The Tenth Circuit Court of Appeals has held "that plausibility refers to the scope of the allegations in a complaint: if they are so general that they encompass a wide swath of conduct, much of it innocent, then the plaintiffs have not nudged their claims across the line from conceivable to plausible.'" Khalik v. United Air Lines , 671 F.3d 1188, 1191 (10th Cir. 2012). The Circuit court has further "noted that [t]he nature and specificity of the allegations required to state a plausible claim will vary based on context.'" Id . The court thus "concluded the Twombly/Iqbal standard is a wide middle ground between heightened fact pleading, which is expressly rejected, and allowing complaints that are no more than labels and conclusions or a formulaic recitation of the elements of a cause of action, which the Court stated will not do.'" Id.

For purposes of a motion to dismiss pursuant to Rule 12(b)(6), the court must accept all well-pled factual allegations in the complaint as true and resolve all reasonable inferences in the plaintiff's favor. Morse v. Regents of the Univ. of Colo. , 154 F.3d 1124, 1126-27 (10th Cir. 1998); Seamons v. Snow , 84 F.3d 1226, 1231-32 (10th Cir. 1996). However, "when legal conclusions are involved in the complaint the tenet that a court must accept as true all of the allegations contained in a complaint is inapplicable to [those] conclusions'...." Khalik , 671 F.3d at 1190 (quoting Ashcroft v. Iqbal , 556 U.S. 662, 129 S.Ct. 1937, 1949 (2009)). "Accordingly, in examining a complaint under Rule 12(b)(6), [the court] will disregard conclusory statements and look only to whether the remaining, factual allegations plausibly suggest the defendant is liable." Id. at 1191.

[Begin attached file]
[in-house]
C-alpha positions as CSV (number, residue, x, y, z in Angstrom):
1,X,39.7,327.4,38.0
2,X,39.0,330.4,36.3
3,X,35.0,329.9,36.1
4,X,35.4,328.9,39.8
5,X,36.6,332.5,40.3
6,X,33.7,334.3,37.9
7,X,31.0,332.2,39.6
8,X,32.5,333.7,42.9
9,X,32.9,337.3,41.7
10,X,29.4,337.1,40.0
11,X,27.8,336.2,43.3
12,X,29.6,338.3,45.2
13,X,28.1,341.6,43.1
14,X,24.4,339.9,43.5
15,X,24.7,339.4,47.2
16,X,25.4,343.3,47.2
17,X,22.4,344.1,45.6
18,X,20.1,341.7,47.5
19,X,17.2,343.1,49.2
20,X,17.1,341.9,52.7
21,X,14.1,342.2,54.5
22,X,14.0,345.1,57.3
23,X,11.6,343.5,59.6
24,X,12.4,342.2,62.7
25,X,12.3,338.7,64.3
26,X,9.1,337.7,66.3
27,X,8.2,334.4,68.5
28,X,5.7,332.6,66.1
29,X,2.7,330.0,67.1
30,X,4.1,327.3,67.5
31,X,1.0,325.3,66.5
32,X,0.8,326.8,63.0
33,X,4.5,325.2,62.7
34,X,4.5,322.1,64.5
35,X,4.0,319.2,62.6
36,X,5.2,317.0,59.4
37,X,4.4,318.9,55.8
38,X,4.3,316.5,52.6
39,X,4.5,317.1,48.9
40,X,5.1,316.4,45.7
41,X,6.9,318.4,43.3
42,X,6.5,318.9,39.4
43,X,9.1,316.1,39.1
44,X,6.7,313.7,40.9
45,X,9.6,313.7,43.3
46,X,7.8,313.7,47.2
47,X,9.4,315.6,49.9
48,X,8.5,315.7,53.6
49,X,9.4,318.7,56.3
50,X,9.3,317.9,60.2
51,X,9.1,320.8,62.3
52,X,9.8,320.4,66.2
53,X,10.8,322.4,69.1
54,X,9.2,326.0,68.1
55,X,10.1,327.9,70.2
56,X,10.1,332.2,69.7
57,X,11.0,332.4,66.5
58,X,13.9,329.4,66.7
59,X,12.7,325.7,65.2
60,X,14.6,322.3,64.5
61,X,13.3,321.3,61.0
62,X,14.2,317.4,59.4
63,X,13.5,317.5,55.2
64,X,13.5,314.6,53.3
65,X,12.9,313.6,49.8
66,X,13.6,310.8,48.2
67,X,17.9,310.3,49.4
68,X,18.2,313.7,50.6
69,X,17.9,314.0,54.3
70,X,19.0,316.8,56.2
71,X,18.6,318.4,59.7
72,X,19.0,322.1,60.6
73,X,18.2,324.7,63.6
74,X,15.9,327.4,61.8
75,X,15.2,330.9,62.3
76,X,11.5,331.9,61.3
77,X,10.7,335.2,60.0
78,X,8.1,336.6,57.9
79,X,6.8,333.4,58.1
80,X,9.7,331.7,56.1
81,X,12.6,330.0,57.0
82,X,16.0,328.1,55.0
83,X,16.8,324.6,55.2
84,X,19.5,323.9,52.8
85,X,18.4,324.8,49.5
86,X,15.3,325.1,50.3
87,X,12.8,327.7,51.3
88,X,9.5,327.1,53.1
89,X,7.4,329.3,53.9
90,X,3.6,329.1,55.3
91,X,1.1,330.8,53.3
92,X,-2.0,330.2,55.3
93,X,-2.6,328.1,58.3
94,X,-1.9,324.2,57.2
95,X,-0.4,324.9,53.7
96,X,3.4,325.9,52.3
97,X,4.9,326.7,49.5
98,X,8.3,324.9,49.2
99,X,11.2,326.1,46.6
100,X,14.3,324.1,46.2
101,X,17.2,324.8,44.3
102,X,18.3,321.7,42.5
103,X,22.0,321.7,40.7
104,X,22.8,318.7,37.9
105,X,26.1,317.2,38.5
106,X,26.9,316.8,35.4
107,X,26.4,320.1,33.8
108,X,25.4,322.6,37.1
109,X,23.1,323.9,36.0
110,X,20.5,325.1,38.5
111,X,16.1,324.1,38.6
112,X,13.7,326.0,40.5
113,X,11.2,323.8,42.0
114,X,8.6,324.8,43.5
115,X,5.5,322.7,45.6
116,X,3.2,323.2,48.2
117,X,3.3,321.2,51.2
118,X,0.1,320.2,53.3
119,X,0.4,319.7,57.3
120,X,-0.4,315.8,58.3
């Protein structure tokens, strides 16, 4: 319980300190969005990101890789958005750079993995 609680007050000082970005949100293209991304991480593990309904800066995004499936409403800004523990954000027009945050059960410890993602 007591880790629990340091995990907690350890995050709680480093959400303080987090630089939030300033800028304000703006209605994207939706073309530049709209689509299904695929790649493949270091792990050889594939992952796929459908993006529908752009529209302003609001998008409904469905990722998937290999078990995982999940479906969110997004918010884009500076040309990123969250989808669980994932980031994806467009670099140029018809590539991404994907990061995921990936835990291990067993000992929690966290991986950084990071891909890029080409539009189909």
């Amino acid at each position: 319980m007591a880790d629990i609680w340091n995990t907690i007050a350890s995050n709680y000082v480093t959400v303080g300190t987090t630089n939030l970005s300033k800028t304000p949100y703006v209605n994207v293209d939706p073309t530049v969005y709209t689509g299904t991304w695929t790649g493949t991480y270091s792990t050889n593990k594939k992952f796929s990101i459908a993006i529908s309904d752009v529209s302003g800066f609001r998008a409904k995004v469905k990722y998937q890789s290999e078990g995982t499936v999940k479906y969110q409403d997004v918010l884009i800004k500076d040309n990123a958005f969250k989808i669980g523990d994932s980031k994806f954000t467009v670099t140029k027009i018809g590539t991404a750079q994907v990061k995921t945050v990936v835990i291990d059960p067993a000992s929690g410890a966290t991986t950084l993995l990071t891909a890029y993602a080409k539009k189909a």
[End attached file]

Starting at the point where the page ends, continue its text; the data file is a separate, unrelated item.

Plaintiff may not assert a Bivens claim for damages based on an alleged violation of the First Amendment. Davis v. Holder, 2014 WL 1713429, at *8 (D. Colo. Apr. 23, 2014); Bogard v. Hutchings, 2014 WL 959496, at *3-4 (D. Colo. Mar. 12, 2014); Blackman v. Torres, 2013 WL 941830, at *2 (D. Colo. Mar. 11, 2013), reconsideration denied, 2014 WL 976934, at *2 (D. Colo. Mar. 12, 2014); Williams v. Klien, 20 F.Supp.3d 1171, 1174 (D. Colo. 2014).

Alternatively, even if plaintiff could bring a First Amendment claim under Bivens, he has failed to "demonstrate actual injury from interference with his access to the courts-that is, that [he] was frustrated or impeded in his efforts to pursue a nonfrivolous legal claim concerning his conviction or his conditions of confinement." Gee v. Pacheco , 627 F.3d 1178, 1191 (10th Cir. 2010) (emphasis added). Instead, plaintiff merely alleges that he was unable to obtain a BP-8 form and that this "may" harm his ability to bring a later claim. Therefore, plaintiff has failed to state a First Amendment claim.

WHEREFORE, for the foregoing reasons, it is hereby

ORDERED that Defendant Foster's Motion to Dismiss Complaint (Docket No. 18) is granted. Therefore, Claim III of the ...